Kathryn Ryan speaks to the bestselling author Nadia Hashimi, the US born and raised daughter of Afghani migrants who left their home country in the 1970s.
Growing up she watched a steady stream of extended family trickle out of what has become an increasingly conflicted and dangerous part of the world.
Nadia has woven her family's stories into novels in a way that isn't biographical - but is representative of their experiences, and those of other refugees.
Read an edited excerpt of the interview below:
What were the migration story of your parents? Because they did not leave during a time of conflict, what was the reason they sought to come to the United States?
My parents had a relatively straight forward migration into the United States. They left for economic reasons and so they came to the United States with the intention of working for a few years. My mother came via Europe where she had been studying and obtained her Master’s degree in engineering and then came to the United States and met up with my father.
They really did have the intention of returning to the homeland after working for a few years here and gathered a little nest egg for themselves, but history took a turn for the worse in Afghanistan and they weren’t able to go back. They were waiting to see when it would be safe to go back and next thing you know, it’s 30 years later.
The rest of my family has had a very different experience and over the years, after my parents there has been a trickle of uncles and aunts and cousins and up until the last year when people have continued to leave the country for various reasons and by various routes, but essentially most people left during the time of war and they left either as refugees and made their way to a whole lot of other countries, including Australia and more into your area.
How closely were your family’s stories weaved into the events of the novels? Because your other option was to come at this from a biographical or non-fiction angle. Why the preference to pursue fiction and how much is drawn from some of those experiences?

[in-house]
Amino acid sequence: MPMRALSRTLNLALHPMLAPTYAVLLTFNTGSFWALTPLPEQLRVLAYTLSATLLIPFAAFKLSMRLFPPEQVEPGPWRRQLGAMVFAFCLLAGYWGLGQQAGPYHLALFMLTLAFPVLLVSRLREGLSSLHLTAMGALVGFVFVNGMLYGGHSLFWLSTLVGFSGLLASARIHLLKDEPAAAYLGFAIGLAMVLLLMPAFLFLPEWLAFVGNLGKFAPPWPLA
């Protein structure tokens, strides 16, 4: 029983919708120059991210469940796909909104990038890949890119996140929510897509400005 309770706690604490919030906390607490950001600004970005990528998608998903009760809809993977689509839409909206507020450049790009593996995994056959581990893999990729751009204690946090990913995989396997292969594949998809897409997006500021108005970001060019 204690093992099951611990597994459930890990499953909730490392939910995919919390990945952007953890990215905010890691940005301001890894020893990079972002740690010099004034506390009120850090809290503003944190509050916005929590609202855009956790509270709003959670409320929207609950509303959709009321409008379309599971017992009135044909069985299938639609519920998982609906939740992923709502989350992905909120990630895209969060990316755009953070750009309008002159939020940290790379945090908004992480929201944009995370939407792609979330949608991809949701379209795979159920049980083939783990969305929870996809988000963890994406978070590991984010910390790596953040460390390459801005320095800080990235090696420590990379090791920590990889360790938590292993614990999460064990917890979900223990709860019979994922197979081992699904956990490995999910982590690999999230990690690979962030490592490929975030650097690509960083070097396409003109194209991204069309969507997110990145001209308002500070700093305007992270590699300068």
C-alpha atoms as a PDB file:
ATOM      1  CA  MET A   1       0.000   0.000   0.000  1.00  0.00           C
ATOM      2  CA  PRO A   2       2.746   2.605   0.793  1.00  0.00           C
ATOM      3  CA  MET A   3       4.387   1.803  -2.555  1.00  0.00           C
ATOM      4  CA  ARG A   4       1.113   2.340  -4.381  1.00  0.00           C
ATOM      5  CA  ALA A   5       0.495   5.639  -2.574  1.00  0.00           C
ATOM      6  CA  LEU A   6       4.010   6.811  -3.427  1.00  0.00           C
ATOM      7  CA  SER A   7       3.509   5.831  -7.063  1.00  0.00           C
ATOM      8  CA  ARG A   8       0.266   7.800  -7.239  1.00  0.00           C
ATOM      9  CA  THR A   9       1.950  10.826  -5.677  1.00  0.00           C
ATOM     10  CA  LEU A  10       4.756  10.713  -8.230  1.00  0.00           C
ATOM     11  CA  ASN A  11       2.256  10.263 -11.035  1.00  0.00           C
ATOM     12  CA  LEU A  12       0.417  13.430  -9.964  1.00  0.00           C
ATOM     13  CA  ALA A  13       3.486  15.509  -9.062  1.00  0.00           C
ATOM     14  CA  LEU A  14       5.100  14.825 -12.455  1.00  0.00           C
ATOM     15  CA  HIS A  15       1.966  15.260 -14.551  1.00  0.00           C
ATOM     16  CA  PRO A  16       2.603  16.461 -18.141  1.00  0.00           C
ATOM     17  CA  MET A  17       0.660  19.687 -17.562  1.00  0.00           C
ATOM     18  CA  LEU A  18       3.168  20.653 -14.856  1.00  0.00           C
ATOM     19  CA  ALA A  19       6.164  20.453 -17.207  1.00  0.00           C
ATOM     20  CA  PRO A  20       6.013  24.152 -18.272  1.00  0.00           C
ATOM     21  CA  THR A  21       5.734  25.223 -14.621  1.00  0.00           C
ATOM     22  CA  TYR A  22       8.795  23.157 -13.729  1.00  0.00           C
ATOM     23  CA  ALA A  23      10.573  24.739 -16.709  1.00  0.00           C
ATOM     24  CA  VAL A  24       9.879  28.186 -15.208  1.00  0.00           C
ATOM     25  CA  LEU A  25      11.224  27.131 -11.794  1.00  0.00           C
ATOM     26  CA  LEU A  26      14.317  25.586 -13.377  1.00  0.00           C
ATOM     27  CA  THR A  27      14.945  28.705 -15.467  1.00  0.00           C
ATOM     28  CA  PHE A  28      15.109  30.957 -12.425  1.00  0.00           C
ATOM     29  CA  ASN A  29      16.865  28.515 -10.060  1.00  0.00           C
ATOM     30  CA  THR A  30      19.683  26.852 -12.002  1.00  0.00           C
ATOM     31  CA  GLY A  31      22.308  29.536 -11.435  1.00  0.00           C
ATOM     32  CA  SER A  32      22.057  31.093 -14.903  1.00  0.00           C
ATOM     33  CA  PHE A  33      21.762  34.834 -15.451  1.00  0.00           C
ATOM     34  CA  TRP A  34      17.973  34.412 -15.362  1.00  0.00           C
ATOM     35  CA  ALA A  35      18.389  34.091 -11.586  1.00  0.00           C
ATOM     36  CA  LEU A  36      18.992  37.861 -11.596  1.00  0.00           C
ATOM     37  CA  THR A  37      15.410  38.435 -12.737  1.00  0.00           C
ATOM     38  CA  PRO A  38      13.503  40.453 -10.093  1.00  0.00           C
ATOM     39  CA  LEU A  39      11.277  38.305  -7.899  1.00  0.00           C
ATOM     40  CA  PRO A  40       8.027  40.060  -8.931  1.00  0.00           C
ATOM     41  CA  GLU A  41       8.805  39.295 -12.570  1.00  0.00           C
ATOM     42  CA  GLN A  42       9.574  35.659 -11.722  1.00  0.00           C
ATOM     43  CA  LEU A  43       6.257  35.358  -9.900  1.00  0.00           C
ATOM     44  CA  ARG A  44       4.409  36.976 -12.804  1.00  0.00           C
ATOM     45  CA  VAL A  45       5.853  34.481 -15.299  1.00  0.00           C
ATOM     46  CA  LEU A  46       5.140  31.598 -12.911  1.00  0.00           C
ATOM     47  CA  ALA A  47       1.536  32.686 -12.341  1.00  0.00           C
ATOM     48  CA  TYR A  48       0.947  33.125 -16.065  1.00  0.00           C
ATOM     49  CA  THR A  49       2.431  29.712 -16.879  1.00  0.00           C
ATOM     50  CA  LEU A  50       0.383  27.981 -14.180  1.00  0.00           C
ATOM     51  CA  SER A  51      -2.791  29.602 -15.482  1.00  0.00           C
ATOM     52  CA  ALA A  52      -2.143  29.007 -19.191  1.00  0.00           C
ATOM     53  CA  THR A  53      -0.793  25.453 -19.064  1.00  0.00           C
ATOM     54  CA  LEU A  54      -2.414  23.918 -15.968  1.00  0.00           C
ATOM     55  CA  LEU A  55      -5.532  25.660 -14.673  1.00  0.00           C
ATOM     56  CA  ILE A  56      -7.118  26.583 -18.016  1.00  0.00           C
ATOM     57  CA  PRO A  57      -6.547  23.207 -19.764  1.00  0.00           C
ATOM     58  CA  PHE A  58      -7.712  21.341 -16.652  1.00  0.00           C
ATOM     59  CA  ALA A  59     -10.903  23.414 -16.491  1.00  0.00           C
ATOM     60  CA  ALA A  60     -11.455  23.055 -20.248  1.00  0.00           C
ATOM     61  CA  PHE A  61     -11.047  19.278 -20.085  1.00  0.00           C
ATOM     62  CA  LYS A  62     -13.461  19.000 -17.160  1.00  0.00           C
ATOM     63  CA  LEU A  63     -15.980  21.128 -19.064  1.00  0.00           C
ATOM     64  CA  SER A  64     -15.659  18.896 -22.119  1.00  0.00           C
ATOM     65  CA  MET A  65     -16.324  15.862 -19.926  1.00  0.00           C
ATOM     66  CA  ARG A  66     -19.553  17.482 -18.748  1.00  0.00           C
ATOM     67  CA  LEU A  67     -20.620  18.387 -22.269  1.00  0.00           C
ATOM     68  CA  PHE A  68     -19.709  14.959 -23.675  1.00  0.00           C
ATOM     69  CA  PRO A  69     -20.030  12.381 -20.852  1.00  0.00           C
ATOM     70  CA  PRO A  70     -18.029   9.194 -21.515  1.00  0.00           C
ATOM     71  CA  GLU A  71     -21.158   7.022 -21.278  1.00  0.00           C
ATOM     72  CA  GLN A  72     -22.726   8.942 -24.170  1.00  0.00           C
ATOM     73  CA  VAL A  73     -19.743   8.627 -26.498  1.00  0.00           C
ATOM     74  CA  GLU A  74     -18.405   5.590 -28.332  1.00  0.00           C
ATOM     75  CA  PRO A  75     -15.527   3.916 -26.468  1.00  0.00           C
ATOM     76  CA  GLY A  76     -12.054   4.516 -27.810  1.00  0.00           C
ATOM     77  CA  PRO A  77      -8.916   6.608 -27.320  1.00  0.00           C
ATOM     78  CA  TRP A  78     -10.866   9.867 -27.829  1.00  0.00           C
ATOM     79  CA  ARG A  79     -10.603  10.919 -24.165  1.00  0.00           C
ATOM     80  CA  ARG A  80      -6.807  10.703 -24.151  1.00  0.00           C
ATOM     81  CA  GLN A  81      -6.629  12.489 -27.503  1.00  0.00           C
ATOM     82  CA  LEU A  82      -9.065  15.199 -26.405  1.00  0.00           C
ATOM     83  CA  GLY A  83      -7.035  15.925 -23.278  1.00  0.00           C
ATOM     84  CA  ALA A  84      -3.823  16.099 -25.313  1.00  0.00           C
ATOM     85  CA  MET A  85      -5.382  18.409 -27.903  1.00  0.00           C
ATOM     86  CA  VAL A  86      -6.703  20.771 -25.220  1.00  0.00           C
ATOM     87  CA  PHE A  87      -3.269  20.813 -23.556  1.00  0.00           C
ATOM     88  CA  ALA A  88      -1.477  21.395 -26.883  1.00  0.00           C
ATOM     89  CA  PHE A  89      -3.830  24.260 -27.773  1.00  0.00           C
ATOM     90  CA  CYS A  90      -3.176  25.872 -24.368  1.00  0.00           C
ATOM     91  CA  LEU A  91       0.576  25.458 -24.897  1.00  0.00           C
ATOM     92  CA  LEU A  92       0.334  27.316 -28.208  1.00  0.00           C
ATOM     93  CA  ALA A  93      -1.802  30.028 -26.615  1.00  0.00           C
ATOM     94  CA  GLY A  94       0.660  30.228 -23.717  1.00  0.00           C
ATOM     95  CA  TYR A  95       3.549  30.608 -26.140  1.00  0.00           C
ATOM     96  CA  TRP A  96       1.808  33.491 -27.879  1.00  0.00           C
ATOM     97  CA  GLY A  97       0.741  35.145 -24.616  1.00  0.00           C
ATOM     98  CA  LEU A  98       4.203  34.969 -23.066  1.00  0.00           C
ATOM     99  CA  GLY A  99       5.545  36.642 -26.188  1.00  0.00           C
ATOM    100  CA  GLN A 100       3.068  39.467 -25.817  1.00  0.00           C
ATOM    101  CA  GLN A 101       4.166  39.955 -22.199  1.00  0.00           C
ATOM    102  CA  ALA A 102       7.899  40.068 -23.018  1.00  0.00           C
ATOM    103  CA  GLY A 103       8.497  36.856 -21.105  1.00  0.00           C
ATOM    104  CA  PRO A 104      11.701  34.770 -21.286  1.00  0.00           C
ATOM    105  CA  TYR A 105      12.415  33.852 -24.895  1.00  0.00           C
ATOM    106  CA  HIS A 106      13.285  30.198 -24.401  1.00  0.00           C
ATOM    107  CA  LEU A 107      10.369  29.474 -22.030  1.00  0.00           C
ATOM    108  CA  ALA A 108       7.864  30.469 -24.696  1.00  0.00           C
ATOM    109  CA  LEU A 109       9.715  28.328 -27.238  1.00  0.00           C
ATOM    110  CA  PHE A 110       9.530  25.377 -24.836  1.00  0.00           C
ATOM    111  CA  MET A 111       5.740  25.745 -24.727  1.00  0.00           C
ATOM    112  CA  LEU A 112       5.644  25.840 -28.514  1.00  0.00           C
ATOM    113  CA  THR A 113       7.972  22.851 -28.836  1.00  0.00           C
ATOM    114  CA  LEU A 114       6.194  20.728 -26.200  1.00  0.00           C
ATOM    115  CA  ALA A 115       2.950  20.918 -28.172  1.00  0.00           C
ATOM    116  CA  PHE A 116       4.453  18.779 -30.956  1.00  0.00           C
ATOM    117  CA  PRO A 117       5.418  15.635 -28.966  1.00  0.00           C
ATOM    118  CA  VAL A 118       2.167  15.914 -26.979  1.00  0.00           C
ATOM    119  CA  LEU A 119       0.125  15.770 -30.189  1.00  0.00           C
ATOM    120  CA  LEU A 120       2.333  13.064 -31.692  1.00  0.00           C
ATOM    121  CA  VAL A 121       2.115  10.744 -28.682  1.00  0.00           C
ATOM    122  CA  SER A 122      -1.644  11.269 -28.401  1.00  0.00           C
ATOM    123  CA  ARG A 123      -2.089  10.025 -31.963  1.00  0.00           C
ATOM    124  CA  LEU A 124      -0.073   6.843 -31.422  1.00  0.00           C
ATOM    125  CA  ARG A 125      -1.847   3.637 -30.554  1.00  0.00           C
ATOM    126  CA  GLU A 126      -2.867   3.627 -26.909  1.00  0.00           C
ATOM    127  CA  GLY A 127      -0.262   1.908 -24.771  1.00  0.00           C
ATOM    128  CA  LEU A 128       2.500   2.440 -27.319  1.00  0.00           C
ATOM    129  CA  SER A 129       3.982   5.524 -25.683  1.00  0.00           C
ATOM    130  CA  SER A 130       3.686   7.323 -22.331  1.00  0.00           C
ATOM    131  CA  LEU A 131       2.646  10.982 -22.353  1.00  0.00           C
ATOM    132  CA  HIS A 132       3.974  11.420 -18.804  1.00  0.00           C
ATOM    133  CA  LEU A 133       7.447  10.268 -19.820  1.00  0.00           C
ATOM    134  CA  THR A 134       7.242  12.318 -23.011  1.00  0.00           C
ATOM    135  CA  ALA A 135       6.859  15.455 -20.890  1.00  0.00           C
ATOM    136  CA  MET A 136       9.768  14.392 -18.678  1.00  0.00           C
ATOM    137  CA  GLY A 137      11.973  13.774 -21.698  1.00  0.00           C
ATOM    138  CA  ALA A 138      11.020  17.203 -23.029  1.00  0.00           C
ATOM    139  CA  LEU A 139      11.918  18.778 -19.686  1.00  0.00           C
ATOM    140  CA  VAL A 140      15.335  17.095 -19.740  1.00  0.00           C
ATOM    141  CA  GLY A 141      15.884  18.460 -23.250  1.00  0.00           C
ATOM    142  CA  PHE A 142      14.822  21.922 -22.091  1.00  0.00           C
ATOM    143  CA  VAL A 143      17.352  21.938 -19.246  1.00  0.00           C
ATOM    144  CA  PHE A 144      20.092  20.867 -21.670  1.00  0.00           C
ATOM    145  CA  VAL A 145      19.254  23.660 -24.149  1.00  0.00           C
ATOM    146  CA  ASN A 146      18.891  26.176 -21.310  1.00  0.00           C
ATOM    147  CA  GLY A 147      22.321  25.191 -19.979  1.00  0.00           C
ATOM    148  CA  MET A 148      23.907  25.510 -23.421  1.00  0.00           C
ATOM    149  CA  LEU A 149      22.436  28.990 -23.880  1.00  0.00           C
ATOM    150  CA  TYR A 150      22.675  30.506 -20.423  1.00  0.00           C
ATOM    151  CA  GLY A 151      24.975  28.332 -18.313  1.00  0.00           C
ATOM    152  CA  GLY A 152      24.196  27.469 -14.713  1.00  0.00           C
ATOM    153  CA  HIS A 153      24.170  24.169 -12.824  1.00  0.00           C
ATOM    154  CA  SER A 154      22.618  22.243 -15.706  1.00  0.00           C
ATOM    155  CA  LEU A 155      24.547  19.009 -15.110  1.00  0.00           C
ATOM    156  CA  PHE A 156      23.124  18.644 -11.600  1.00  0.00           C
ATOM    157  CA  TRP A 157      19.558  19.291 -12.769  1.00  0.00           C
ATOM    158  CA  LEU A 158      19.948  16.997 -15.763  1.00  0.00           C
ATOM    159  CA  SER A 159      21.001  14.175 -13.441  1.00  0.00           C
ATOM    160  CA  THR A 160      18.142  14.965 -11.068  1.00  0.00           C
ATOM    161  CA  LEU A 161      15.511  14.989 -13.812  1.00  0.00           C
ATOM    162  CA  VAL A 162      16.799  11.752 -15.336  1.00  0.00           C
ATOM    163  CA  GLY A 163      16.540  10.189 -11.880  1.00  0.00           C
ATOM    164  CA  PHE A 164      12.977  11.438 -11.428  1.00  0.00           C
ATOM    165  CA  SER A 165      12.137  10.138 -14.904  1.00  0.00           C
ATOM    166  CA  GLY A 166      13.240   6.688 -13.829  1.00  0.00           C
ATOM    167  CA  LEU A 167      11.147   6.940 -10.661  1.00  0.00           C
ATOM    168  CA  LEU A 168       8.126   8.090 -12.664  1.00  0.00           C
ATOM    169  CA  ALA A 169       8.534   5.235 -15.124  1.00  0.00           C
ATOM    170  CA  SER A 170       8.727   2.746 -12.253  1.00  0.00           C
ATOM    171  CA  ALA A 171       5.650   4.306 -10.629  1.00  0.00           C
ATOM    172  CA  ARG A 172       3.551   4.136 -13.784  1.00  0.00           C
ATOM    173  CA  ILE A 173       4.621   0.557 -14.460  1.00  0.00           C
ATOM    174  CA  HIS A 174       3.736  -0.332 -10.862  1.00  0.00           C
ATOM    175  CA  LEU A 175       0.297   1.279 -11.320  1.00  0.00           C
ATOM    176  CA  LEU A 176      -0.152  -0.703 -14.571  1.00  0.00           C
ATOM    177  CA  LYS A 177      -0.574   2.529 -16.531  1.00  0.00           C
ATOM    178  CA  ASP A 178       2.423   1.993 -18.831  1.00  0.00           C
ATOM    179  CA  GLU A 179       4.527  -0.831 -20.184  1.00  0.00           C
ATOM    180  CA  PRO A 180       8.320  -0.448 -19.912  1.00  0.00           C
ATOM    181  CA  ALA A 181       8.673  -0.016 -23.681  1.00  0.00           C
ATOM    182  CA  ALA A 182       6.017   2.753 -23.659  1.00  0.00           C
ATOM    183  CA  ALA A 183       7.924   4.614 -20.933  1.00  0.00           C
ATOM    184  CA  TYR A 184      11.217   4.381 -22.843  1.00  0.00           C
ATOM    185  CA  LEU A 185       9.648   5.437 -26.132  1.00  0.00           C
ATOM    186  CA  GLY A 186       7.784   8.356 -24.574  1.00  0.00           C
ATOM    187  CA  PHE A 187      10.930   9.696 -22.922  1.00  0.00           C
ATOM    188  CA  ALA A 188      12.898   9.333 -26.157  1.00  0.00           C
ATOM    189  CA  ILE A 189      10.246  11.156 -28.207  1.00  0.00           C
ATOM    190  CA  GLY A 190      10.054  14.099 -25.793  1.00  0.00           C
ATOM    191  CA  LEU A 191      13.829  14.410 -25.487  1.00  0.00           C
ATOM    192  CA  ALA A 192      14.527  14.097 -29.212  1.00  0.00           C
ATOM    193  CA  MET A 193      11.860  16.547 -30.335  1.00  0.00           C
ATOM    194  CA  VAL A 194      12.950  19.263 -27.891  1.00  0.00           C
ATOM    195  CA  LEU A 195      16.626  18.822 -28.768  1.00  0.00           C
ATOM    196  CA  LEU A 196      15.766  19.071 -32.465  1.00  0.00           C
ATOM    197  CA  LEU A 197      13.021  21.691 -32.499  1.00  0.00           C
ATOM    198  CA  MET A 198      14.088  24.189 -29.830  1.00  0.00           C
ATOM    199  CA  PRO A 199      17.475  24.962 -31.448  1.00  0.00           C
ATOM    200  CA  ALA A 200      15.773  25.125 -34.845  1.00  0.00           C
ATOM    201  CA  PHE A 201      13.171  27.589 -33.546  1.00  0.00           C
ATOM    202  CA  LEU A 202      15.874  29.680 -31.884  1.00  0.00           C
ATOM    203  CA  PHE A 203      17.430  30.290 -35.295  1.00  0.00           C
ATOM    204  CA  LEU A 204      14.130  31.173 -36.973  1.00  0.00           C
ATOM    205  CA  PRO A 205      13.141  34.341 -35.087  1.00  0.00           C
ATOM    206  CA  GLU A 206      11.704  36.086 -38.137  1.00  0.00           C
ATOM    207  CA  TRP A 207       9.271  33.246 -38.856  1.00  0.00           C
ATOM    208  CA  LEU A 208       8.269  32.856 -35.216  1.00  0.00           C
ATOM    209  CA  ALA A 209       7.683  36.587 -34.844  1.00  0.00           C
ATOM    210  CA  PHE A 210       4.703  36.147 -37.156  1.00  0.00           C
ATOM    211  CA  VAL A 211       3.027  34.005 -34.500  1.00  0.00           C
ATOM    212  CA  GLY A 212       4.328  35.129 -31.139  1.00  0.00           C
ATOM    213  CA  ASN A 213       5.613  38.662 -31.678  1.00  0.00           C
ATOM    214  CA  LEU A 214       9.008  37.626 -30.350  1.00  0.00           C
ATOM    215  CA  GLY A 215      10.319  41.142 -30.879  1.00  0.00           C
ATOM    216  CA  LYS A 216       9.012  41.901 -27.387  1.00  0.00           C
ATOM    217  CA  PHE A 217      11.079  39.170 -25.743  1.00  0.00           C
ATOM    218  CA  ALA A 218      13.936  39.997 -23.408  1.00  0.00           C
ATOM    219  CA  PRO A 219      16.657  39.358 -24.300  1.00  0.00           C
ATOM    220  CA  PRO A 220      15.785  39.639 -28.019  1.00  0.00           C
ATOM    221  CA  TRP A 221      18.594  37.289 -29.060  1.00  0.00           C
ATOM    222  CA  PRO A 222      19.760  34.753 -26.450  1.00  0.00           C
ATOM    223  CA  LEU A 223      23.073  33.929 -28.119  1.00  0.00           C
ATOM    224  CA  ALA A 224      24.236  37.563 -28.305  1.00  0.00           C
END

A lot of it is drawn from experiences. I had an interview with one of my uncles, and we had talked about things before, but I sat down with him virtually and recorded his story of how he travelled on foot, from Afghanistan into Iran and how he made that voyage under the cover of night and carried another family’s young child in his arms to make that passage. I used his experience in the story I crafted in The Moon is Low. That voyage hasn’t really changed much, it may have been in a different year, but that kind of passage and those feelings and the risks that people are encountering in the night are the same.
I have other family members who made their way across Europe through routes that are fairly similar to the character that I portray in The Moon is Low in the later parts of the story. I do take some licence with it and I do fictionalise things so that it is not really the story of my family.
I don’t want it to be the story of my family and that is the reason why I didn’t do this as a work of non-fiction. I think fiction is amazing because we kind of conceal a lot of information, a lot of reality under the guise of a story, and almost under the guise of entertainment, but I think it can give us a lot of compassion, it can give us a depth of understanding for what’s happening in other parts of the world that we might not otherwise want to pick up in non-fiction because then it feels a bit heavier.
In your writing you seek to flesh out and humanise and enrich the culture surrounding individuals who found themselves in a certain time and place. For example, Rahima’s story in The Pearl That Broke its Shell and the practice of Bacha Posh… can you explain a little bit about that?
The Bacha Posh tradition is an interesting one. It is one in which some Afghan families who only have daughters may choose to dress one of their young daughters as a boy and reintroduce her into society as a son. The reason for this is that Afghanistan truly is a patriarchal society, in which sons have a higher value than daughters.
There is a superstitious belief that if you dress one of your daughters as a son and masquerade her as this Bacha Posh then the next child born into the family will be a true son. There’s that much of a strong desire to have a son in a family, there is that much pride from having a son.
We feel this, I think, across all cultures, it’s just maybe to a greater extent in Afghanistan and we’ve found Afghanistan has created this creative and interesting way to get around that lack of honour and to find a way to restore their honour by having one of their daughters masquerade around as a boy.
Ironically it also allows a liberation that may not have otherwise been possible.
Exactly. So it gives these girls to experience life on the other side of the world, the other gender. In a country like Afghanistan and a society like that one in which girls and boys have such different roles and such different entitlements in the society, that is a big deal. It’s a taste of a different kind of life.
The circumstances depend on how the family treats them. Some girls might not feel that much of a difference between the daughter and the son role and in other families it’ll be a far greater difference and it’ll depend on how the community treats those children.
Some people in the society outside will know that this is a Bacha Posh and they will go along with it, other people may be fooled by the charade as well. But it is something that is widely accepted, as long as it is done in the pre-pubescent stage, so before the child hits puberty.